01 Nov Why "What's True For Me" Has Got To Be True For You
The relativism which is not willing to speak about truth but only about ‘what is true for me’ is an evasion of the serious business of living. It is the mark of tragic loss of nerve in our contemporary culture. It is a preliminary symptom of death…When I say ‘I believe,’ I am not merely describing an inward feeling or experience: I am affirming what I believe to be true, and therefore what is true for everyone. The test of my commitment to this belief will be that I am ready to publish it, to share it with others, and to invite their judgment and – if necessary – correction. If I refrain from this exercise, if I try to keep my belief as a private matter, it is not belief in the truth.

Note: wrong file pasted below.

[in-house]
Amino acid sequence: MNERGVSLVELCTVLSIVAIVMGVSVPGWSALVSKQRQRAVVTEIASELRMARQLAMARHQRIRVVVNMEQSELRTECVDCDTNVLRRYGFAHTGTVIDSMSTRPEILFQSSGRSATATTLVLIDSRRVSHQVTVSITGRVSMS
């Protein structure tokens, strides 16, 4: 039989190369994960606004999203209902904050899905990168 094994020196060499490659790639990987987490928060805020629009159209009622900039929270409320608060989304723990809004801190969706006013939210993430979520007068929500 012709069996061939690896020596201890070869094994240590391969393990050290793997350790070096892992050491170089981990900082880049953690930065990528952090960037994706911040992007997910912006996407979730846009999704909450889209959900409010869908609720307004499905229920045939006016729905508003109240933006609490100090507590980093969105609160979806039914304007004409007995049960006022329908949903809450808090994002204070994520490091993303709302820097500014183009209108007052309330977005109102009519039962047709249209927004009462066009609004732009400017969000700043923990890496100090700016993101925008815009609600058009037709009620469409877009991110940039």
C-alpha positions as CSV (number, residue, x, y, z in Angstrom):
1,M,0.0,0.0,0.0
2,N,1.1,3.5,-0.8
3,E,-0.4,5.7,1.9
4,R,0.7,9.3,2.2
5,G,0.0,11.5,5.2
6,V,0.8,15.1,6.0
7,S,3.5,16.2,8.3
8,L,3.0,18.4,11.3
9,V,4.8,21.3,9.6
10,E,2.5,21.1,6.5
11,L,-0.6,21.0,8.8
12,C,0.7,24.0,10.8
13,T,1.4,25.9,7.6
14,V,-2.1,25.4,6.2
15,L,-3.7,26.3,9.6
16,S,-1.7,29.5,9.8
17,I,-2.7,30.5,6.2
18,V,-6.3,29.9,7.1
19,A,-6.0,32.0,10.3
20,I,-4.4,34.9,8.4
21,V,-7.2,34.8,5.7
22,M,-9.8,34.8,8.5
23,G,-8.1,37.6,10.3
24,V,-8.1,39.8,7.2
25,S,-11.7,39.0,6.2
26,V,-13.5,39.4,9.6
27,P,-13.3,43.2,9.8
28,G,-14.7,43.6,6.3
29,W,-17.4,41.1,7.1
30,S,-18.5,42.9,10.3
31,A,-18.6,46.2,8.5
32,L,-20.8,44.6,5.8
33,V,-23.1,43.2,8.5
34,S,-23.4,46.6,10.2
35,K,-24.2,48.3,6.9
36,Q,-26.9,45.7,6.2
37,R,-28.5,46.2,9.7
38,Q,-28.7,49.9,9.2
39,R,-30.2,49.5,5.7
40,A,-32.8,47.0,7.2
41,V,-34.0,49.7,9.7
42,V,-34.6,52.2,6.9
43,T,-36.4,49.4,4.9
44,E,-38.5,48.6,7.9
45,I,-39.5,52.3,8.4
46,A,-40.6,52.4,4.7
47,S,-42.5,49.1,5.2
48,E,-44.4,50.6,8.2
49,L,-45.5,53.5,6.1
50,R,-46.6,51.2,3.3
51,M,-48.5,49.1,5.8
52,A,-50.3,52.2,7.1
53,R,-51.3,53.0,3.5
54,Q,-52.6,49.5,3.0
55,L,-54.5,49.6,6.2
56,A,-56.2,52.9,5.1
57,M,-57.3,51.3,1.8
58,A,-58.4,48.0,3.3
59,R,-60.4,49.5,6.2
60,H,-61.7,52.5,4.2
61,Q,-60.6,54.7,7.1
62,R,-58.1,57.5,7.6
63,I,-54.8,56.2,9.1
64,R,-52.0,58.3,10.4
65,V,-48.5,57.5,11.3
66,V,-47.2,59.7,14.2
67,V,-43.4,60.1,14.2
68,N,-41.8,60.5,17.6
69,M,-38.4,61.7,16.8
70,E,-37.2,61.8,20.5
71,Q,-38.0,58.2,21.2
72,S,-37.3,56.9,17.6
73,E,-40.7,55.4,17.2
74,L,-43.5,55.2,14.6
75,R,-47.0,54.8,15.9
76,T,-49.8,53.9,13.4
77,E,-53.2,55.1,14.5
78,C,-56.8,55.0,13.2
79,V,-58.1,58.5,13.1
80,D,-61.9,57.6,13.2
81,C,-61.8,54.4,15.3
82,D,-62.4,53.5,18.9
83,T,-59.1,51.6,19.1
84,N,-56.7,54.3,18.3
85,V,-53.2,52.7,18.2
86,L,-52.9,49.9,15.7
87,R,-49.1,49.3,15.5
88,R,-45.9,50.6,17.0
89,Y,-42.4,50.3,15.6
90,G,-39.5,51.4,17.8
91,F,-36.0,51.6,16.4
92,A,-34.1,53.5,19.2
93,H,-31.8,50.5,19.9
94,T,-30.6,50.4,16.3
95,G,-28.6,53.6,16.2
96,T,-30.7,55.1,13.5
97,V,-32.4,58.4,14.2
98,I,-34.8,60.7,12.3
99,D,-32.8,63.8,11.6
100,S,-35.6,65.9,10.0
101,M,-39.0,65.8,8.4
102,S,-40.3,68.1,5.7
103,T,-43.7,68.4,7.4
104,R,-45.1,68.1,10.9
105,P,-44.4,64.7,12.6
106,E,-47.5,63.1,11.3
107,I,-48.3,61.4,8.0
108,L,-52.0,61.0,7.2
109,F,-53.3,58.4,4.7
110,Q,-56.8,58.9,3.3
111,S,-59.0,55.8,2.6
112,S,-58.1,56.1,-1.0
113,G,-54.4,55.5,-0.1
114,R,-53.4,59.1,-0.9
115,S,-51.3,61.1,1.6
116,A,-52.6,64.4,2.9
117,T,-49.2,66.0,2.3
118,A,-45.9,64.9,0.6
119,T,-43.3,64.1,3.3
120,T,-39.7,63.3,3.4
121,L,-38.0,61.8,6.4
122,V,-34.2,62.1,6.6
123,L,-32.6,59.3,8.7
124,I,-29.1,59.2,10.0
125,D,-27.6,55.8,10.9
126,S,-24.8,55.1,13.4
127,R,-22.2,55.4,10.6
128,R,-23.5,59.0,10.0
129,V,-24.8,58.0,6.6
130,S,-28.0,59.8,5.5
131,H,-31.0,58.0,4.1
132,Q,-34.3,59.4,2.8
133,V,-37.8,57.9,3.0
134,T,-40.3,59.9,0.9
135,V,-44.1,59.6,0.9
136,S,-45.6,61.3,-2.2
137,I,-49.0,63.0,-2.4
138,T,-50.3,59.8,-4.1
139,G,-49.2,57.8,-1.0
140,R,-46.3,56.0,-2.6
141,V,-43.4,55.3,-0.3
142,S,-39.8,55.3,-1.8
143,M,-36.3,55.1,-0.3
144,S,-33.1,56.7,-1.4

Newbigin:: The Gospel in a Pluralist Society